Yoga and meditation offer a path towards inner silence and stillness. But why are these so important and more importantly why are they so elusive?
In the yogic tradition inner silence is the state of mind where the thoughts rest or are absent altogether. One of the fundamental aspirations for those who practice yoga, it gives greater access to the present moment.
Inner silence comes when our thoughts slow down, or quieter completely, leaving behind a pure awareness of the present moment, a pleasant state of awareness and clarity that allows for the space around us to be pure, natural and inspiring. We find this when taking in a beautiful scene in nature, a perfect moment of romantic love or when engrossed in a piece of work that combines the right amount of challenge and inspiration.
Typically we wait for these moments. We hope there will be one around the corner, to relieve our sense of boredom or to take us away from a nagging sense that we should be doing or feeling something more in life.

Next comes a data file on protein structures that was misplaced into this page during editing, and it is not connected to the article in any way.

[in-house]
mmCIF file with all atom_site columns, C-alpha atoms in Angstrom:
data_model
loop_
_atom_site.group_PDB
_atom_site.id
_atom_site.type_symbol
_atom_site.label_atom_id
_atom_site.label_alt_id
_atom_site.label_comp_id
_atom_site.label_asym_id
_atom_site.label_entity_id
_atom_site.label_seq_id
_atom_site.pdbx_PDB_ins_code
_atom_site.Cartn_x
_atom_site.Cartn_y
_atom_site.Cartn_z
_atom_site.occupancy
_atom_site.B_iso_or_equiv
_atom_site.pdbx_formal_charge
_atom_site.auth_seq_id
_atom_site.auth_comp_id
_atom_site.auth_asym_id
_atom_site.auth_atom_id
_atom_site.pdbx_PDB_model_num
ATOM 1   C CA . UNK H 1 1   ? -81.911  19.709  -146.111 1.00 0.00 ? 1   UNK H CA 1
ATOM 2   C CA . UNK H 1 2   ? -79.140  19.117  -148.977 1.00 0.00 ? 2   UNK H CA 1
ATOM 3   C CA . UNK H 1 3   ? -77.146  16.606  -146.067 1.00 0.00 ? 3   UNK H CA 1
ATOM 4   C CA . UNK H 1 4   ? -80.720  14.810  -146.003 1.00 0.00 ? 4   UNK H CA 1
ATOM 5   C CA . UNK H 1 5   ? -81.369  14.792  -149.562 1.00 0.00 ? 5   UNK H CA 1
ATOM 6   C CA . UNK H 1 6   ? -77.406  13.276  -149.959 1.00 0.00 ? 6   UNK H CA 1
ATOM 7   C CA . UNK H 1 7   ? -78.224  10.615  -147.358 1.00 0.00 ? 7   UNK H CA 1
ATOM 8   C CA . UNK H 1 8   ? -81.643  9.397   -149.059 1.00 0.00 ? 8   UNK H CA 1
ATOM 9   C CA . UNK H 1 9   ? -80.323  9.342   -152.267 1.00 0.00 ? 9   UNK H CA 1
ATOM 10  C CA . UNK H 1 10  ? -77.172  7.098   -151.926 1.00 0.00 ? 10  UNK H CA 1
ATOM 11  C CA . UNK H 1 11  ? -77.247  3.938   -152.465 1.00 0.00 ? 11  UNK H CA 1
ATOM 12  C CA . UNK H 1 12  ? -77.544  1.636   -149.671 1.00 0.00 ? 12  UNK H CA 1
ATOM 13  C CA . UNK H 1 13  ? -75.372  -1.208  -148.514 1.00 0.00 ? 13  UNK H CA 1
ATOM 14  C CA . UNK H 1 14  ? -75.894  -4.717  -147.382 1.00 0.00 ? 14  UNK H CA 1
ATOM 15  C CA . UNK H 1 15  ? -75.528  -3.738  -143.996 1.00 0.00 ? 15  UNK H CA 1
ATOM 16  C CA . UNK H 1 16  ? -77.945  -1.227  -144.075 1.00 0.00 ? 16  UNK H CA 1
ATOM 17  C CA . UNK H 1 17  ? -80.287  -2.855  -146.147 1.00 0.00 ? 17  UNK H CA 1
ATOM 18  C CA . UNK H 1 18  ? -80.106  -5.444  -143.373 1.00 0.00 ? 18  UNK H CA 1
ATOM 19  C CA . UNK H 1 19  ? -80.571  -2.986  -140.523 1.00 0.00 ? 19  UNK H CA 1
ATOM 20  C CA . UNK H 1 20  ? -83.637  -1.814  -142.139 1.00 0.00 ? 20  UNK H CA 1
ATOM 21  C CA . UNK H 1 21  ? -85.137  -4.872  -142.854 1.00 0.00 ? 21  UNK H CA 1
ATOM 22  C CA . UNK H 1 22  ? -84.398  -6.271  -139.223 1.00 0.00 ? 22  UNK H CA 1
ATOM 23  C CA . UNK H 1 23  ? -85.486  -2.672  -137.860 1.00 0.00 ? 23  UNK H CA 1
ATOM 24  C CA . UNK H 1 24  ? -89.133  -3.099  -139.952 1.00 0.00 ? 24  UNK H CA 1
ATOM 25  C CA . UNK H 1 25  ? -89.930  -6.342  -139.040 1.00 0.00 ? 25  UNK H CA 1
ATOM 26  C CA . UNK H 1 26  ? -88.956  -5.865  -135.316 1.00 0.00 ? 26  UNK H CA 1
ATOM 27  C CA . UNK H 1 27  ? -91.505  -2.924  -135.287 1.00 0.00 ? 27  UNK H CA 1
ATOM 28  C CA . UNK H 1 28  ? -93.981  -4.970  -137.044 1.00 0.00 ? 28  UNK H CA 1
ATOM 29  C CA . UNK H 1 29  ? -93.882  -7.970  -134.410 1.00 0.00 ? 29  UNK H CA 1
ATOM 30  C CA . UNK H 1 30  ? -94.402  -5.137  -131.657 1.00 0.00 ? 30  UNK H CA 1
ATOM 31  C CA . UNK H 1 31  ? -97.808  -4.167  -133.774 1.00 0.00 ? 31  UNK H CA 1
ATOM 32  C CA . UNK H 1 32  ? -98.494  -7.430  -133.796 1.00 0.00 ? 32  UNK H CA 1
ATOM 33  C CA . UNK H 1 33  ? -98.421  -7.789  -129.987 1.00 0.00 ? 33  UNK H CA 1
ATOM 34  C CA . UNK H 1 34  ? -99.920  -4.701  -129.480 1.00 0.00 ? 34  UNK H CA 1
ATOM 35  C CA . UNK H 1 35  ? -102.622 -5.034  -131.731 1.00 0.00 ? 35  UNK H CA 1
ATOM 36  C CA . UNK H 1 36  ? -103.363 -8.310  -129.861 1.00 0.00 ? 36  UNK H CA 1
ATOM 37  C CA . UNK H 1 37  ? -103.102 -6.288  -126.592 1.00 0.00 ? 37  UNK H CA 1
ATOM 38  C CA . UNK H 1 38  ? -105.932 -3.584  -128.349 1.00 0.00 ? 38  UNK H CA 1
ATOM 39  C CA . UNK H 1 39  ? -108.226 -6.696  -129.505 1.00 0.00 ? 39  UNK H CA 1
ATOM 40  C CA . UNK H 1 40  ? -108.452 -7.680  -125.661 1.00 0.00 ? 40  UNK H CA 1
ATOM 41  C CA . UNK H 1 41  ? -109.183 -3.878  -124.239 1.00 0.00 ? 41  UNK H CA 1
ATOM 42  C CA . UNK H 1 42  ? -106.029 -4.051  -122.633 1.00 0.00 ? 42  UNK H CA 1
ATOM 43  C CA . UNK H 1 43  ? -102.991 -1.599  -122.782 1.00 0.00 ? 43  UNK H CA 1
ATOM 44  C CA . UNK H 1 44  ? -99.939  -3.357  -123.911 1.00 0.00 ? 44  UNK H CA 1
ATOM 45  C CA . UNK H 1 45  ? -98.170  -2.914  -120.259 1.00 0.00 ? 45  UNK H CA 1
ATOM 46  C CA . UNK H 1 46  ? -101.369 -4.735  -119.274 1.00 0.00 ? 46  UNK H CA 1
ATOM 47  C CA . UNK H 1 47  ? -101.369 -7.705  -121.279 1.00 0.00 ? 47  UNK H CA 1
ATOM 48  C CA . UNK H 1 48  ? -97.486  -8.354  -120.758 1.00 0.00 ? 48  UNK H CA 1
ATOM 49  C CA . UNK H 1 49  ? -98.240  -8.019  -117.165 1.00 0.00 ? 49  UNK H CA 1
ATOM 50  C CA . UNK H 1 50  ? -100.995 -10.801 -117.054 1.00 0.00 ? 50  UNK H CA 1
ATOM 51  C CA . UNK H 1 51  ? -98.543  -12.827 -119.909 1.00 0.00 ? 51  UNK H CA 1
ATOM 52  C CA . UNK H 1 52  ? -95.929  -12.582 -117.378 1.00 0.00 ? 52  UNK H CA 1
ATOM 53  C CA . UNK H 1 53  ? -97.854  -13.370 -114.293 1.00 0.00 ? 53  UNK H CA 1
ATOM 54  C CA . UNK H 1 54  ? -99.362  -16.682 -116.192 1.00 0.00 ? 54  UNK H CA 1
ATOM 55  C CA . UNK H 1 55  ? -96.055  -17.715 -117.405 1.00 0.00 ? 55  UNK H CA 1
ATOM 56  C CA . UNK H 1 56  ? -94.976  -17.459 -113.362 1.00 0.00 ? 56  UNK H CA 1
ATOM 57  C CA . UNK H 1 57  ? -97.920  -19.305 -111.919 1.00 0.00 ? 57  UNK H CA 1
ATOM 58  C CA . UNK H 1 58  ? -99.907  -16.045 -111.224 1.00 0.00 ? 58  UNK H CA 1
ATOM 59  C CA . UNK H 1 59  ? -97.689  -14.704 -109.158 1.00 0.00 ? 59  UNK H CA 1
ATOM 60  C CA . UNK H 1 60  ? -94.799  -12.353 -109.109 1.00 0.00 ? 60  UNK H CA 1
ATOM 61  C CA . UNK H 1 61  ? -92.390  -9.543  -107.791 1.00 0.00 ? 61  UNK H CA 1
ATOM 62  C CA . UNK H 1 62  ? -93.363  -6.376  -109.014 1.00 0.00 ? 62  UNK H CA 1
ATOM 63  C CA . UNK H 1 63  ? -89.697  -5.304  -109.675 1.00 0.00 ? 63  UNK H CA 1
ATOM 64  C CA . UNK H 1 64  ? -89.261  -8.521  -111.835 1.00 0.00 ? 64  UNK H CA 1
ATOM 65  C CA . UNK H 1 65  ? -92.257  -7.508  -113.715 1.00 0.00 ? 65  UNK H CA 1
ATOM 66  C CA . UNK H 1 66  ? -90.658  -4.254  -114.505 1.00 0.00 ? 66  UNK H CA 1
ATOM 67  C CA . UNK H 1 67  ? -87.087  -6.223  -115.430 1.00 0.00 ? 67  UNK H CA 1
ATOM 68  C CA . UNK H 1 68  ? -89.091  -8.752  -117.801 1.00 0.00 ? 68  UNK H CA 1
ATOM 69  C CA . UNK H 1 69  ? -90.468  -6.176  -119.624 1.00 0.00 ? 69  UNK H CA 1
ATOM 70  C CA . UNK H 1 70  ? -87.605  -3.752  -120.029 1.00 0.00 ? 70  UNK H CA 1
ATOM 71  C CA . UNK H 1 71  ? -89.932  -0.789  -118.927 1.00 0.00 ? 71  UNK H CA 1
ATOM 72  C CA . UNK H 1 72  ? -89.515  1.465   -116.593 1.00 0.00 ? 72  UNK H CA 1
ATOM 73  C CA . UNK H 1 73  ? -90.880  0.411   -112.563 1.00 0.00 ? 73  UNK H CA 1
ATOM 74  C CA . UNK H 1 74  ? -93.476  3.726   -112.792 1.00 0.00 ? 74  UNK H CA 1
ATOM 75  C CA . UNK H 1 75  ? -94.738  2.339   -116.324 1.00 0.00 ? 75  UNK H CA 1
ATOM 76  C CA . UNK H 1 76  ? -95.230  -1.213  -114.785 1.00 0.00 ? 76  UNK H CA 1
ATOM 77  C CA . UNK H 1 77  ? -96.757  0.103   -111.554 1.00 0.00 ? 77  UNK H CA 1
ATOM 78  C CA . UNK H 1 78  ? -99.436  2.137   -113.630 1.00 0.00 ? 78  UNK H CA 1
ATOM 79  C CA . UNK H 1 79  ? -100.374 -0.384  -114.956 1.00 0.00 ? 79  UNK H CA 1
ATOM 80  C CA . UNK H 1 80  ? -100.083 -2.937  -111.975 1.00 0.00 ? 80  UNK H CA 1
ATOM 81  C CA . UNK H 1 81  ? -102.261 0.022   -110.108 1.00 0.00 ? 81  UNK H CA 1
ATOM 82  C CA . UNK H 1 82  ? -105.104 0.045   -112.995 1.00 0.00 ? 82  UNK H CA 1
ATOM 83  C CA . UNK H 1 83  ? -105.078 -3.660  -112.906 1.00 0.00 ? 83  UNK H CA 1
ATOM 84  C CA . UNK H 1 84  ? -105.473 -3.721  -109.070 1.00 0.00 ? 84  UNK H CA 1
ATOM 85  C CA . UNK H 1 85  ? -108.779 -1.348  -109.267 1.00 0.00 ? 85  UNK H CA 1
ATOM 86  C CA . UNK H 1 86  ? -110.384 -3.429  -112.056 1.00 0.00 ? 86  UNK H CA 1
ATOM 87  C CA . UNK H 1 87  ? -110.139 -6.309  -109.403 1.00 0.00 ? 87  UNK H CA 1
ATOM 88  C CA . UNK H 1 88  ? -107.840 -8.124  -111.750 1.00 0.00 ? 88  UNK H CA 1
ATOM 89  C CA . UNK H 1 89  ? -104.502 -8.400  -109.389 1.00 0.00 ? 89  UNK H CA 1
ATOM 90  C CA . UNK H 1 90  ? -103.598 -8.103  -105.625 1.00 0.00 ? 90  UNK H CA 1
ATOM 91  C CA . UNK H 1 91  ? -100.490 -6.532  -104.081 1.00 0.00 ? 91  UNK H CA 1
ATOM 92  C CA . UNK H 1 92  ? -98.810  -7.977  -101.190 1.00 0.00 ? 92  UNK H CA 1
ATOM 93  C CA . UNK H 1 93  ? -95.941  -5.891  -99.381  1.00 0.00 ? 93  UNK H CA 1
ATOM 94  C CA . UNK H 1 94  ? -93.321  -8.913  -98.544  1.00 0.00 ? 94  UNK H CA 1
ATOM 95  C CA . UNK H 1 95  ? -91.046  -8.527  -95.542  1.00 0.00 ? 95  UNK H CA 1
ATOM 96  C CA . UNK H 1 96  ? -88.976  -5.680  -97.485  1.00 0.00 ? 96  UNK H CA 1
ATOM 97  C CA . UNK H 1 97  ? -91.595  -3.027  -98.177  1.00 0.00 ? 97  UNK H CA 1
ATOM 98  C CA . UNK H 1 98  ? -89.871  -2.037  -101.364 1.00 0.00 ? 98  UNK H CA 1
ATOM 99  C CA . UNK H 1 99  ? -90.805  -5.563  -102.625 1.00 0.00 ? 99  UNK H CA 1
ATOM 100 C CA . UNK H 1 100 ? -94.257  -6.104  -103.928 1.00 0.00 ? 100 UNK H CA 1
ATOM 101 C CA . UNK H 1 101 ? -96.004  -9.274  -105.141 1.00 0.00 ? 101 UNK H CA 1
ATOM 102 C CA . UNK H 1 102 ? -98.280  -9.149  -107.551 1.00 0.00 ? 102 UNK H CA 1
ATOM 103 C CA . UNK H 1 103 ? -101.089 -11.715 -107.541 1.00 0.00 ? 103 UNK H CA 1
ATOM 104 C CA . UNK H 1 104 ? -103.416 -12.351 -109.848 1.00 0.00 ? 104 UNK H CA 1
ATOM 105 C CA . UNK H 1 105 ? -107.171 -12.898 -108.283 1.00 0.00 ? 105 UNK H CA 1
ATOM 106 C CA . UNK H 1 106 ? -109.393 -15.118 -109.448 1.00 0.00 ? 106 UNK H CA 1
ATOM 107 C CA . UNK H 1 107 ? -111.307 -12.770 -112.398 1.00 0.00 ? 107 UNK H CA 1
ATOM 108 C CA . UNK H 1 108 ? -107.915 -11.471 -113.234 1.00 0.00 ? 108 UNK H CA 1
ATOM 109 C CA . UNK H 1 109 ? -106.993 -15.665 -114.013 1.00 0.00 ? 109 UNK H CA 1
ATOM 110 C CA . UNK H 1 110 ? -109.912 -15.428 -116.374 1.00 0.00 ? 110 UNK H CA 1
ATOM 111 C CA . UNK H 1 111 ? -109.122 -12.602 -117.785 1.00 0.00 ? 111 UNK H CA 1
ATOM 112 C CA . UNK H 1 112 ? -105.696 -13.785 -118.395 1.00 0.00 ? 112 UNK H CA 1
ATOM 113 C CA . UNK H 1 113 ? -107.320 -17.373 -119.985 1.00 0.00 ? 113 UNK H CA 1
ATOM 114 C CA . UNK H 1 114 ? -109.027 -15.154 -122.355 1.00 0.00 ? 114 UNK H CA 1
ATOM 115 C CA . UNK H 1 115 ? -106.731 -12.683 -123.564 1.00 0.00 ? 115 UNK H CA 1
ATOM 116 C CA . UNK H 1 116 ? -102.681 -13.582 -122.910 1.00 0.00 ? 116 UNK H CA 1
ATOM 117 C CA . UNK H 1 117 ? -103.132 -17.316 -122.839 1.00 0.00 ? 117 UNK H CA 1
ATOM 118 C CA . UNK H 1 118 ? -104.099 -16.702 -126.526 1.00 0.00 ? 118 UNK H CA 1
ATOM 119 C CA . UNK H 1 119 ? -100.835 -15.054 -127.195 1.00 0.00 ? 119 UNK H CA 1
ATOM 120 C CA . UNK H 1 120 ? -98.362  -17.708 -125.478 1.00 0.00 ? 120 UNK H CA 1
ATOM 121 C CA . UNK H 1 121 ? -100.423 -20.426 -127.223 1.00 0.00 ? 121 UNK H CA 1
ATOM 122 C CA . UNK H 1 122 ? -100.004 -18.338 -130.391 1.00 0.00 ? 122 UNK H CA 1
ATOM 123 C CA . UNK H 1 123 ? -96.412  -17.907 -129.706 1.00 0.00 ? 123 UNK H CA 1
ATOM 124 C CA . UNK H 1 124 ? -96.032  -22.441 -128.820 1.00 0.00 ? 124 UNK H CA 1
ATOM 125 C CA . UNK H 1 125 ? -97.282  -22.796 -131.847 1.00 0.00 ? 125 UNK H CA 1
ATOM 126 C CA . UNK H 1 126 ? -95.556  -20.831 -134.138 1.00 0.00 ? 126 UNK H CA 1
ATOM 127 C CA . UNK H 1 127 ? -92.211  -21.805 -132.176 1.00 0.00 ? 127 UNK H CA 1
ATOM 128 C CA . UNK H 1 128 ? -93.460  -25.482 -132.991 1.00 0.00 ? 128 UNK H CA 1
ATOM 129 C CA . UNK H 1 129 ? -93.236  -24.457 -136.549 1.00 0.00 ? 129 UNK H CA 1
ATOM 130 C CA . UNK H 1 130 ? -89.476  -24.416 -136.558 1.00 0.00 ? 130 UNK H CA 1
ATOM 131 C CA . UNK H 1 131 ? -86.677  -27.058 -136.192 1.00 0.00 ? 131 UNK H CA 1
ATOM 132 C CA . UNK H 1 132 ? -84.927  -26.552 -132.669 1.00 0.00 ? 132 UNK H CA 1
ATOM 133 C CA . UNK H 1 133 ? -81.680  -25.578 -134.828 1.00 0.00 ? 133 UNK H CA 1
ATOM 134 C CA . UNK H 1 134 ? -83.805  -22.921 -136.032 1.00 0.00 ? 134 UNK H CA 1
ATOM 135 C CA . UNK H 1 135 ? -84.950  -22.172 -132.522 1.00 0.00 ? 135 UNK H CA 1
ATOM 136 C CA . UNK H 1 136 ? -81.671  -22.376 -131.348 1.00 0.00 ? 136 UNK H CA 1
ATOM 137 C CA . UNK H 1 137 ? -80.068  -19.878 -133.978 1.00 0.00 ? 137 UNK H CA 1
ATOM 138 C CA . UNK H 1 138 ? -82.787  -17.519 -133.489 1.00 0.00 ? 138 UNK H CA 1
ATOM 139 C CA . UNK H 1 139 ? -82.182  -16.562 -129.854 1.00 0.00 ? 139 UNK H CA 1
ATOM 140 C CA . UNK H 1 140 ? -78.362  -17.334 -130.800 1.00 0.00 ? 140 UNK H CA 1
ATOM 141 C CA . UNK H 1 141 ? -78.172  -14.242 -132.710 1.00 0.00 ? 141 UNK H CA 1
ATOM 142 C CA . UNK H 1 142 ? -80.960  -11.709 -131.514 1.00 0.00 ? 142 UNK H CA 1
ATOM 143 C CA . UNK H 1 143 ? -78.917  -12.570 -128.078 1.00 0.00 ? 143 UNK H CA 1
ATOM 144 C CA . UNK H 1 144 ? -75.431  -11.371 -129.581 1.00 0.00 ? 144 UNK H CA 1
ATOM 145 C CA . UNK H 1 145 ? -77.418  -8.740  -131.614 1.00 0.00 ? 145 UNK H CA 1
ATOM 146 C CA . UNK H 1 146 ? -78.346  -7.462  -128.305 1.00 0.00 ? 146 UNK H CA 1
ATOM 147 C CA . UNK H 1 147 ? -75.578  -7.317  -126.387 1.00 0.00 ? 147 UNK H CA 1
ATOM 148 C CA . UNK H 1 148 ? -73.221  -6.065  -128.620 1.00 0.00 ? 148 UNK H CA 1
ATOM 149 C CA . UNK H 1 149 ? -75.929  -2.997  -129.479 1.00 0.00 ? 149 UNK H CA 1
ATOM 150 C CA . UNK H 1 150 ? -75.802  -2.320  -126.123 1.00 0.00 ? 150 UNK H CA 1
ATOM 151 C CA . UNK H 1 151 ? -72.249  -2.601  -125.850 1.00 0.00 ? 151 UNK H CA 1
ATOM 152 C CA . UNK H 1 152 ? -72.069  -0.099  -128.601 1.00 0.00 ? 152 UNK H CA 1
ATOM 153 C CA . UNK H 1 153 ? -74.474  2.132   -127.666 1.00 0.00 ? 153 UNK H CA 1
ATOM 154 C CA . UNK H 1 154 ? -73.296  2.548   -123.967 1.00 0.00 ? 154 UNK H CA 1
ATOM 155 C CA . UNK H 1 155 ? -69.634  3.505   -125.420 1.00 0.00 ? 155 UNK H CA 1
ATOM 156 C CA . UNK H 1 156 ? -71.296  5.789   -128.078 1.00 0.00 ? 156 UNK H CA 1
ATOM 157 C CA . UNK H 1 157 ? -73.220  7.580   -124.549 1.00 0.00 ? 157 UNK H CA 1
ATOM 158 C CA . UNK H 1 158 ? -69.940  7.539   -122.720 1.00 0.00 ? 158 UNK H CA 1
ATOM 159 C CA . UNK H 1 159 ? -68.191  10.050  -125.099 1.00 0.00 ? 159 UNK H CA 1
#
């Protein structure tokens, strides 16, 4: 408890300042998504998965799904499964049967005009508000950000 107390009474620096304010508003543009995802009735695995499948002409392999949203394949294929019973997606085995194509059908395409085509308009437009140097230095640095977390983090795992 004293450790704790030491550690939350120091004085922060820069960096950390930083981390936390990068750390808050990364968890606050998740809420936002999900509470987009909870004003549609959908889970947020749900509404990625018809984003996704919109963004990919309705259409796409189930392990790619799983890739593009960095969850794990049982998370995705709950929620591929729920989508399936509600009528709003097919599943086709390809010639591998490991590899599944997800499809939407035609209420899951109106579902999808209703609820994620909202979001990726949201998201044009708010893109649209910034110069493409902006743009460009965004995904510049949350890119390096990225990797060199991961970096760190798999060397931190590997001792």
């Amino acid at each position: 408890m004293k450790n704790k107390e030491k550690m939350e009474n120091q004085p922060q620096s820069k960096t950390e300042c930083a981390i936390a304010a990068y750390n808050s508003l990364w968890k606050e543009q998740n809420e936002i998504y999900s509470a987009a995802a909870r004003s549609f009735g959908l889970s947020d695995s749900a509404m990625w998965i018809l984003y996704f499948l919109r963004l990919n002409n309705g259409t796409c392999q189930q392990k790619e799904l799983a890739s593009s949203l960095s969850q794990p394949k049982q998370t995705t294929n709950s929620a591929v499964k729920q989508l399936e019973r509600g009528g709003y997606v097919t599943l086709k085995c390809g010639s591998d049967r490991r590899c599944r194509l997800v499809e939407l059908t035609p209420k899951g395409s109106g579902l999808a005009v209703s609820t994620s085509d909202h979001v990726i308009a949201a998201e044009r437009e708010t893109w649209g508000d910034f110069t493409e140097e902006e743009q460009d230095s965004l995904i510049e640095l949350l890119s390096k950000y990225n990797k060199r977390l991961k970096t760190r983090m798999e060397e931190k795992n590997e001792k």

Sometimes we go to great lengths to achieve these moments. We strive for achievement, giving all of energy to our work, friends or family at great cost to our physical or mental health. We go on holidays to inspiring places or make improvements to our homes and living spaces with the promise that the sense of peace and calm we so strive for will follow.
We soon discover however that these moments, even if we can achieve them, soon pass and are once more replaced by longing or the nagging sense of anxiety.
Through the practice of yoga we uncover through experience, the cause for these moments, not by our external surroundings, our achievements or the feedback we gain from others. We discover the source to be rooted in the stilling of the mind’s constant activity.
We become engrossed and absorbed in the present moment to the exclusion of past experiences or future concerns. Through practice we gain greater access to these moments and greater control over the stillness that rests in each of us at all times. This becomes the reason for our practice.